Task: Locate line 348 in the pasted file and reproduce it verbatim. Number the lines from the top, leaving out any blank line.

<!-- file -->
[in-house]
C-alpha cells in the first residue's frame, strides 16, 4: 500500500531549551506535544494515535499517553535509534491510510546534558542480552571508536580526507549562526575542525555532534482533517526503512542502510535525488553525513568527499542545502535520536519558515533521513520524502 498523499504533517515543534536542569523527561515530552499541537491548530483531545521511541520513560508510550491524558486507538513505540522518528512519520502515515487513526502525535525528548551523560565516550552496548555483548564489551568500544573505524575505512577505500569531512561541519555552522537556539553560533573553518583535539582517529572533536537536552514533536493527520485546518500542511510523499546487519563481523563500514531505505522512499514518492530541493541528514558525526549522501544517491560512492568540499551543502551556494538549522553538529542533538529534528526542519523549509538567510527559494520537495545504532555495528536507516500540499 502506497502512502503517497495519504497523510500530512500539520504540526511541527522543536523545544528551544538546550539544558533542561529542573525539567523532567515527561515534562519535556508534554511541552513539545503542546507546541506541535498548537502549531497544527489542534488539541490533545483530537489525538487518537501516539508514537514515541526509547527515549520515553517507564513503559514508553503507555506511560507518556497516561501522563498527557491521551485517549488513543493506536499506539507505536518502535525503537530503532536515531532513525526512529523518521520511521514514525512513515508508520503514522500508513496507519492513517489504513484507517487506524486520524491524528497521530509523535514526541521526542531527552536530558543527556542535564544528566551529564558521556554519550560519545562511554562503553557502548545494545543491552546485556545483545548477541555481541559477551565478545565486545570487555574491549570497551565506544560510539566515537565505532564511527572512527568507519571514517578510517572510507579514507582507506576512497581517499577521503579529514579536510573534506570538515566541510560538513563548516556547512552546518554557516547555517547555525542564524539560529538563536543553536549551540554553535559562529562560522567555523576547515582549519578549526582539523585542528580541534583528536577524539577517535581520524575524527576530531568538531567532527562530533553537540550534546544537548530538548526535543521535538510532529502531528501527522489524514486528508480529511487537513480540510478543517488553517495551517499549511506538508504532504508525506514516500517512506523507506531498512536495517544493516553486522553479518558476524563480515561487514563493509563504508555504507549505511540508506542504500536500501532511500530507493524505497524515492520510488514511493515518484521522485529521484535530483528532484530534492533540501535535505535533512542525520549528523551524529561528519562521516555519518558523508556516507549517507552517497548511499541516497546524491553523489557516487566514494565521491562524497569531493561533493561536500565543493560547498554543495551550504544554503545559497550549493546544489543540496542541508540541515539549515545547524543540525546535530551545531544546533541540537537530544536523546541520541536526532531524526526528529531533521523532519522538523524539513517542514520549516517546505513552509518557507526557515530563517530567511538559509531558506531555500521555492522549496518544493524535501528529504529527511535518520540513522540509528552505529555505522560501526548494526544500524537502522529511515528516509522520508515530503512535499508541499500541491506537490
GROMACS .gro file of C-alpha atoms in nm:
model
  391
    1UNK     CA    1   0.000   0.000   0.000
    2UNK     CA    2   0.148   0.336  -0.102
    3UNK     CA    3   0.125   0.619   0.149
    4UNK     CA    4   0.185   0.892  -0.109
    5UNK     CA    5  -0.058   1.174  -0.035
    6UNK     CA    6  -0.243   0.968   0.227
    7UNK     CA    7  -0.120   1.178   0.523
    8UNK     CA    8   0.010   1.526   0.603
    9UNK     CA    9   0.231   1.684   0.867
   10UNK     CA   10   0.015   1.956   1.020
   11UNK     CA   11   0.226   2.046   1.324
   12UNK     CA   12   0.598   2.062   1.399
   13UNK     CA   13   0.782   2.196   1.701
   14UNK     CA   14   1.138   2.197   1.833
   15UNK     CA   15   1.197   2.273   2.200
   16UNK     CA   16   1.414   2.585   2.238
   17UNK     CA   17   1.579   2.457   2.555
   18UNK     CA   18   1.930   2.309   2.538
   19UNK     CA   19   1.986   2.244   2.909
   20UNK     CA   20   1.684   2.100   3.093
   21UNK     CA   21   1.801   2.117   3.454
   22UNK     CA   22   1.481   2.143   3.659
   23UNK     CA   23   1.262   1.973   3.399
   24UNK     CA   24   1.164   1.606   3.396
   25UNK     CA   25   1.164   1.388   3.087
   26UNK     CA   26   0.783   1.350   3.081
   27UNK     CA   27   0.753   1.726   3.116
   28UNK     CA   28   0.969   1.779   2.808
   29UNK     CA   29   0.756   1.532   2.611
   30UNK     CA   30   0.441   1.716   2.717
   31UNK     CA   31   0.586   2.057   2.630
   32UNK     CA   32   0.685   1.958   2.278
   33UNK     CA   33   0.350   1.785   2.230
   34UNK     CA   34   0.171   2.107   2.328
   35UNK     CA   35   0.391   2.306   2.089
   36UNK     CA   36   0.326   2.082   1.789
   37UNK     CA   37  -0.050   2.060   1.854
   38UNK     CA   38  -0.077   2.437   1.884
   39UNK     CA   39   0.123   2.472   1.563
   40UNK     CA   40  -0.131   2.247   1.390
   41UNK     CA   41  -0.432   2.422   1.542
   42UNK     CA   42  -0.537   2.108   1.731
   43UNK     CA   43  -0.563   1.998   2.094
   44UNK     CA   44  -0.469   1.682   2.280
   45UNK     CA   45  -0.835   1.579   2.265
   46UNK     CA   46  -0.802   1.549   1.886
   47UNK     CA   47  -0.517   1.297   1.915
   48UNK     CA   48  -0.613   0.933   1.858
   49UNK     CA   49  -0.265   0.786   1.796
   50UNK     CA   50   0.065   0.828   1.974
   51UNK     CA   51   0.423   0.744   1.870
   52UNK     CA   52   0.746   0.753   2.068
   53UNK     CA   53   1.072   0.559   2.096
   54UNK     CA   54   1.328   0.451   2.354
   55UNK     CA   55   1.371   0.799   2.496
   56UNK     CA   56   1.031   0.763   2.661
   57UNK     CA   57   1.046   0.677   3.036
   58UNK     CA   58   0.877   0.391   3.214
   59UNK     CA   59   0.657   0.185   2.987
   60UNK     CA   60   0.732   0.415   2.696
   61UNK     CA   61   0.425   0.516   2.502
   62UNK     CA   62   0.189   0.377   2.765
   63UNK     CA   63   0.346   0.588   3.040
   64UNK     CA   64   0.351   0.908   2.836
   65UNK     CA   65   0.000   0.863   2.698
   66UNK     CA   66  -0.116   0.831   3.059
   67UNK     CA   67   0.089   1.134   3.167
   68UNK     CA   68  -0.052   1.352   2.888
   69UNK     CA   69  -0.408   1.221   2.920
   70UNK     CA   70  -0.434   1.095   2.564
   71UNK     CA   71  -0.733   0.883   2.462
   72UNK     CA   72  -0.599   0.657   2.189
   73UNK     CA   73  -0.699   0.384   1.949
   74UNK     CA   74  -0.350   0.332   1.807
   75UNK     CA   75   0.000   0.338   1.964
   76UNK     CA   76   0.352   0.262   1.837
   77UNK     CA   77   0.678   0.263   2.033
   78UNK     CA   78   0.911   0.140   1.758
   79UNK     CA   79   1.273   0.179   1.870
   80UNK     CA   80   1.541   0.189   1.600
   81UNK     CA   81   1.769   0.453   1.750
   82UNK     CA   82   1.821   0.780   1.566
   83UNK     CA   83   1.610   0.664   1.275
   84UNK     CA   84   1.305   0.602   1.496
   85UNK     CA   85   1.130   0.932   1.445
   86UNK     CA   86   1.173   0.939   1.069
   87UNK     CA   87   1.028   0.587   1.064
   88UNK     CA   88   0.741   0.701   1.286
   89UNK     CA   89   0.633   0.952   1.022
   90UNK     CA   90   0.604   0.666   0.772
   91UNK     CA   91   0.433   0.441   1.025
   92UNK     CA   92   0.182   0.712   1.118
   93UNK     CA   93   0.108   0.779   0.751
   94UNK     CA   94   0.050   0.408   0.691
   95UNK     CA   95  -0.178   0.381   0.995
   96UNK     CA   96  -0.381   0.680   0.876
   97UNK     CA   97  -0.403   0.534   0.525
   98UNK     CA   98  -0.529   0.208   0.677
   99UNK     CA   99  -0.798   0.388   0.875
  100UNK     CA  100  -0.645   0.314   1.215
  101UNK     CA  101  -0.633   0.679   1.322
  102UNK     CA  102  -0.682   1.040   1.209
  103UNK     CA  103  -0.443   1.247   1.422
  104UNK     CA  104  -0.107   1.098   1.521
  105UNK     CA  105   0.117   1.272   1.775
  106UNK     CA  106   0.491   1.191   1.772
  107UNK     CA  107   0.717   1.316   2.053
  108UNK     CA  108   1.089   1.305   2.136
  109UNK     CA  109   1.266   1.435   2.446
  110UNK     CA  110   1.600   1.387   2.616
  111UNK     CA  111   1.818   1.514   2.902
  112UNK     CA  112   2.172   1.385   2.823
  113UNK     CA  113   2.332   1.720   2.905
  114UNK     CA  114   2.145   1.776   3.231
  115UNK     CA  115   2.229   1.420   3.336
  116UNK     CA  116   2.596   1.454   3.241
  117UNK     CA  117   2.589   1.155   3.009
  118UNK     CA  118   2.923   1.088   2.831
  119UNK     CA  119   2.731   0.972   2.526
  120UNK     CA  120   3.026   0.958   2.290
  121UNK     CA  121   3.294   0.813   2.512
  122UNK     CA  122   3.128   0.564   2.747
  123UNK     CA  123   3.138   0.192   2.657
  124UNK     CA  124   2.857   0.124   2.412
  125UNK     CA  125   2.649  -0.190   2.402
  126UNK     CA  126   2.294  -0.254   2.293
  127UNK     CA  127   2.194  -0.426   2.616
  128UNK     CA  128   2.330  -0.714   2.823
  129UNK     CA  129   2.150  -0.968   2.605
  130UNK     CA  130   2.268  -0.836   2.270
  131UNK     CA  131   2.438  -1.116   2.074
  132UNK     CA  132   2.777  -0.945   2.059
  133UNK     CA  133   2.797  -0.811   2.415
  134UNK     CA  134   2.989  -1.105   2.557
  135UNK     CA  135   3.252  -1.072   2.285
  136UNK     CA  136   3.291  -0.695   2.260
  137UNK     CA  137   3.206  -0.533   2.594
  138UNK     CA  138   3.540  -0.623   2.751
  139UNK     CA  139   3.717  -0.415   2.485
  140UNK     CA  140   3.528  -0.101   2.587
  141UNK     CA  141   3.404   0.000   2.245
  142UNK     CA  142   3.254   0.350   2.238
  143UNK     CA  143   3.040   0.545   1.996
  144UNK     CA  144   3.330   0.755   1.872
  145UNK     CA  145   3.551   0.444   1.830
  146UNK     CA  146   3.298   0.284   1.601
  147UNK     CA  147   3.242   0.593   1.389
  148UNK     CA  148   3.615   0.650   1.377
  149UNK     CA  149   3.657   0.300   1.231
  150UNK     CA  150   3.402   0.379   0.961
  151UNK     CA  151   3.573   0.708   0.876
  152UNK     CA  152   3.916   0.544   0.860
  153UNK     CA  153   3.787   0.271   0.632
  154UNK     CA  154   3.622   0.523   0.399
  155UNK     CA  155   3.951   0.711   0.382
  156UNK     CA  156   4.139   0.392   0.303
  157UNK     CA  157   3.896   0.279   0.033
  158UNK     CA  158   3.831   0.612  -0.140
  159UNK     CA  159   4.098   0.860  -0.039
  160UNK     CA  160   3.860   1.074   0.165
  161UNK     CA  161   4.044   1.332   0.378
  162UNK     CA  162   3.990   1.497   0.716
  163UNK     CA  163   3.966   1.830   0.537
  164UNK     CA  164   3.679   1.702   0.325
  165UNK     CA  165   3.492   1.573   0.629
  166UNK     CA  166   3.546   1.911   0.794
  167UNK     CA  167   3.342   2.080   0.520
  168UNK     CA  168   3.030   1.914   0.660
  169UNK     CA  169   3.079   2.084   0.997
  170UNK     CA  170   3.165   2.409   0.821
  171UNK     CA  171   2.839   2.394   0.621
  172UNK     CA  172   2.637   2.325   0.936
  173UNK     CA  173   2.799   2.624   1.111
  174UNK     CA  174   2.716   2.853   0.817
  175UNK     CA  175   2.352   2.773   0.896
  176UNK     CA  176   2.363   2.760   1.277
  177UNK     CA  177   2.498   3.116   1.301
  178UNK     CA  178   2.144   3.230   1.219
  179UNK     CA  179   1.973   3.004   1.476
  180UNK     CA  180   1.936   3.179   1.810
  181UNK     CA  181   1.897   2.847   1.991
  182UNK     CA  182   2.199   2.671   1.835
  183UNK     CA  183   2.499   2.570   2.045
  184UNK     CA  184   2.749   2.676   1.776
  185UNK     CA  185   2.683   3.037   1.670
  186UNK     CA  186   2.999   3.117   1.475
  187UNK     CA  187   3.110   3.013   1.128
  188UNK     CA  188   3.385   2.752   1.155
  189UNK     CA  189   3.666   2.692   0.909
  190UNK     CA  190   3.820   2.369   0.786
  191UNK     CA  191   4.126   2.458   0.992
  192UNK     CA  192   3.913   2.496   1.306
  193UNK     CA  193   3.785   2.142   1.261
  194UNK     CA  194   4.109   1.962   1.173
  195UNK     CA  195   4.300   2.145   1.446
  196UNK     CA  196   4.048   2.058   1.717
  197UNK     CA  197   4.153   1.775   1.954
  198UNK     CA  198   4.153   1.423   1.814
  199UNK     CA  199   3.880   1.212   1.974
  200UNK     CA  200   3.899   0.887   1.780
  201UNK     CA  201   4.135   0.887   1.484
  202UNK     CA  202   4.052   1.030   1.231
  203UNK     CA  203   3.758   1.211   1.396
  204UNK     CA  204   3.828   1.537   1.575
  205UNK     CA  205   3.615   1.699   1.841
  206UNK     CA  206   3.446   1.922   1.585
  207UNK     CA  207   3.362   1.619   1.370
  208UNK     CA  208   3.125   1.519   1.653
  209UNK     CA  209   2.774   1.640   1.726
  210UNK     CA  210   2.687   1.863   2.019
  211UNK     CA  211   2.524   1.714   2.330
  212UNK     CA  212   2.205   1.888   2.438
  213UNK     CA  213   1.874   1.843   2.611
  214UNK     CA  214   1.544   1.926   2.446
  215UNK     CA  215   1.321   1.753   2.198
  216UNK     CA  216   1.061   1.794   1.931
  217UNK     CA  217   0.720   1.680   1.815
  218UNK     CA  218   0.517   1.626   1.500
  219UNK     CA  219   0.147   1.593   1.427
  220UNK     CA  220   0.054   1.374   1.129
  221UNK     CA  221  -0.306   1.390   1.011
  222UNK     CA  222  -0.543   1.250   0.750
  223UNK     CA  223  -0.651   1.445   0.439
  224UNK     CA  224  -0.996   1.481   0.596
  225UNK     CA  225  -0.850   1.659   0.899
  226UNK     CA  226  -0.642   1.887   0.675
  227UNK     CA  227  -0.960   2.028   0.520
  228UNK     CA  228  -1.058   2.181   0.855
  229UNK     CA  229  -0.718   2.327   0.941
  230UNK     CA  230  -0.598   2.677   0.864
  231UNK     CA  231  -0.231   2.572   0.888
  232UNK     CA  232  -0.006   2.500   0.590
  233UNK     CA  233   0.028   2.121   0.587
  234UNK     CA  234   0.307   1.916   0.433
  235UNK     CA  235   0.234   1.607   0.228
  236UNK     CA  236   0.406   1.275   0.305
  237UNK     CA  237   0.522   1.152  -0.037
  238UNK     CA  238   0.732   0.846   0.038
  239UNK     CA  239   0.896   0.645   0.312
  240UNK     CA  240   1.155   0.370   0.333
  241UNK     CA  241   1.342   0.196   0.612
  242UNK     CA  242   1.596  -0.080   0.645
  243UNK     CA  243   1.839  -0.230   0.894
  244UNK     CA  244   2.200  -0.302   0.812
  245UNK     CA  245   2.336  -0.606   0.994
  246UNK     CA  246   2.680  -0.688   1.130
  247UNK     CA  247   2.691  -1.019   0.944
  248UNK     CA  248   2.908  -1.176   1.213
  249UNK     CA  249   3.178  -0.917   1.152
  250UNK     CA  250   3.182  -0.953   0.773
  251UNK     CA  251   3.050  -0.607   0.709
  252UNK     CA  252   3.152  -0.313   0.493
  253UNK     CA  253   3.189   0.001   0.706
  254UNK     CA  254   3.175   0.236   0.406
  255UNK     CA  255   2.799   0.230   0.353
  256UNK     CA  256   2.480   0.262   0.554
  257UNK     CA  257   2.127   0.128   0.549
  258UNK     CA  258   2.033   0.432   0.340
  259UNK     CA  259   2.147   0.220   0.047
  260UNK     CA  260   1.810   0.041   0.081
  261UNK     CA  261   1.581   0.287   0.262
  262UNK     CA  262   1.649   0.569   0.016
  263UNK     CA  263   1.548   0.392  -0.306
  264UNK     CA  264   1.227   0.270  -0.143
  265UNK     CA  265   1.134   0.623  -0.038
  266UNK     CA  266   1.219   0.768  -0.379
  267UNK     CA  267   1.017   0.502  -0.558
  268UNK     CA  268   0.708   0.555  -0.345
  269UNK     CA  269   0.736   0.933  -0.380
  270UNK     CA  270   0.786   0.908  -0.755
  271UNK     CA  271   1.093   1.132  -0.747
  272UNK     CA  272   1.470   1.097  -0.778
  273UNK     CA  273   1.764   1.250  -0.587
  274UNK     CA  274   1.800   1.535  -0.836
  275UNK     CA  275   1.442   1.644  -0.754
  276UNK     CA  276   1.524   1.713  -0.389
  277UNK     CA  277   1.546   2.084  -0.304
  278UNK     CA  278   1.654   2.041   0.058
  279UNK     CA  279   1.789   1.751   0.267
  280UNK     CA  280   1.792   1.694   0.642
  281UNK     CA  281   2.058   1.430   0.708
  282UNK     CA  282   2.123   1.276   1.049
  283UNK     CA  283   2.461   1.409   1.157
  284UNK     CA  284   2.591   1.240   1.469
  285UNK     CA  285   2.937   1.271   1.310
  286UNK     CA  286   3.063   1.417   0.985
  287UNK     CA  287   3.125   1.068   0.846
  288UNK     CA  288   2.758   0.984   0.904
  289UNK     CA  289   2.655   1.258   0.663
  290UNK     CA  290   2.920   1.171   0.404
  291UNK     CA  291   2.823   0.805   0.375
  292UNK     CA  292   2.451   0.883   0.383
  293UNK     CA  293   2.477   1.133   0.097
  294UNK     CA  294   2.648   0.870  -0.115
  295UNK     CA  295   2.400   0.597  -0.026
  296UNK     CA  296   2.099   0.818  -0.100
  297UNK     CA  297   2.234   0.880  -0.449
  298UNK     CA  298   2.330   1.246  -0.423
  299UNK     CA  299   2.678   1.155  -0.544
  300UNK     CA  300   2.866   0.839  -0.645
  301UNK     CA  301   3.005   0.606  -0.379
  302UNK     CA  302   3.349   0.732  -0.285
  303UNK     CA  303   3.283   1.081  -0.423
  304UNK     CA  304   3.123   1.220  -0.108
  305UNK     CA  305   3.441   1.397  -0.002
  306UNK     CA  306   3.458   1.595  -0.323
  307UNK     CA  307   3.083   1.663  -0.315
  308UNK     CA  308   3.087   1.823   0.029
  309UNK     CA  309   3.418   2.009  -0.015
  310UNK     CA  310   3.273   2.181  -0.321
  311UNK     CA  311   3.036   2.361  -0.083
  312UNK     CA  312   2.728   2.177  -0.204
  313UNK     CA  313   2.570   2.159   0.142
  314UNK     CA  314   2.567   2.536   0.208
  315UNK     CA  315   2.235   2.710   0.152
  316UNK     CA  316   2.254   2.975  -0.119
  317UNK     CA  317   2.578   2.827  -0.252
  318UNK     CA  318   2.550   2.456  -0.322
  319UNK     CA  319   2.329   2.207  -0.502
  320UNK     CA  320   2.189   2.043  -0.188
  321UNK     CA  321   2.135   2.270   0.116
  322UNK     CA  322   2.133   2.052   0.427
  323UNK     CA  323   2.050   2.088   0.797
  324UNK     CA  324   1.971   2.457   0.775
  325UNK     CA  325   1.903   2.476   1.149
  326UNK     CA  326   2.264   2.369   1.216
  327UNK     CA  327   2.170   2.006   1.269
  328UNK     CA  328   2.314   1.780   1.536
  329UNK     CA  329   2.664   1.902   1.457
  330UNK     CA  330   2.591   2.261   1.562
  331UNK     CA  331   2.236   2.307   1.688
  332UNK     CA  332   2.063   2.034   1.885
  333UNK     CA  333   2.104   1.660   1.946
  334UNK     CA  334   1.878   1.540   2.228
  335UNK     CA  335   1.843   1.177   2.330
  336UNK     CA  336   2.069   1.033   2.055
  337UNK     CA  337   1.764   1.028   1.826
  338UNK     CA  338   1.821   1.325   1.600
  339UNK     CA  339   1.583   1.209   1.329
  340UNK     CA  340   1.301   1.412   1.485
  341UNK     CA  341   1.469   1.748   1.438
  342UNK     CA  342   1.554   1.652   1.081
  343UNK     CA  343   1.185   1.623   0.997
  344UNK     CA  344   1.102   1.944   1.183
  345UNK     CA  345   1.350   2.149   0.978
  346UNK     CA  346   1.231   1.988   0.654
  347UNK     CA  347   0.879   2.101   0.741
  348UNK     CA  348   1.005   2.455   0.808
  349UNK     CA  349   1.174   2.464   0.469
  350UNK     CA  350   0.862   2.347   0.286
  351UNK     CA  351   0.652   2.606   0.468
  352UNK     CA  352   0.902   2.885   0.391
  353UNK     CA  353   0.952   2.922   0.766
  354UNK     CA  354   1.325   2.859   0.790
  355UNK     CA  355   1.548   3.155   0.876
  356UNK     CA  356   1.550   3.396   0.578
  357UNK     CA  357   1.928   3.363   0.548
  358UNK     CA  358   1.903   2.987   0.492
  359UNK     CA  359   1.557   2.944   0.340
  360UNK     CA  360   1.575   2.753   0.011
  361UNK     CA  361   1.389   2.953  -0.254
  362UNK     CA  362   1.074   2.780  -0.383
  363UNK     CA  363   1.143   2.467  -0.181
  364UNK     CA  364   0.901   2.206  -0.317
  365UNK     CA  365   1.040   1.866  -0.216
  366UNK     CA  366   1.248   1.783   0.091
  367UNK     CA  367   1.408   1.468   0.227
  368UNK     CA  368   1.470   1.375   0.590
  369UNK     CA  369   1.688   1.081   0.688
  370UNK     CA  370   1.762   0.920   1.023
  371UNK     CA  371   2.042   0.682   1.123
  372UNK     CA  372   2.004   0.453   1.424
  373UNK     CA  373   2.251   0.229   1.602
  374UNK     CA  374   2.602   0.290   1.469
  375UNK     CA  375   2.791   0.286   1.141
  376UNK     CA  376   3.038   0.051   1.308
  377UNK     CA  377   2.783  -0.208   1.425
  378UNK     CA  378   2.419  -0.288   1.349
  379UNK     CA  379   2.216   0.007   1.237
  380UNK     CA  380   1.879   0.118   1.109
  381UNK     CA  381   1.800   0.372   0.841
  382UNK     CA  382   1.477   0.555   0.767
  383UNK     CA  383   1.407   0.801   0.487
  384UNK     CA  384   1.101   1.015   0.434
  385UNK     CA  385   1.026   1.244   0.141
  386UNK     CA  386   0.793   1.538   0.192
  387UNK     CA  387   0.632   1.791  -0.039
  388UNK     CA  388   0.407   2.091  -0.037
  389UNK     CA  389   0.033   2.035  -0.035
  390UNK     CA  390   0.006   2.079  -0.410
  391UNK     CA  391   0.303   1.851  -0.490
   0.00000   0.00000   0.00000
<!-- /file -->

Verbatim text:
  343UNK     CA  343   1.185   1.623   0.997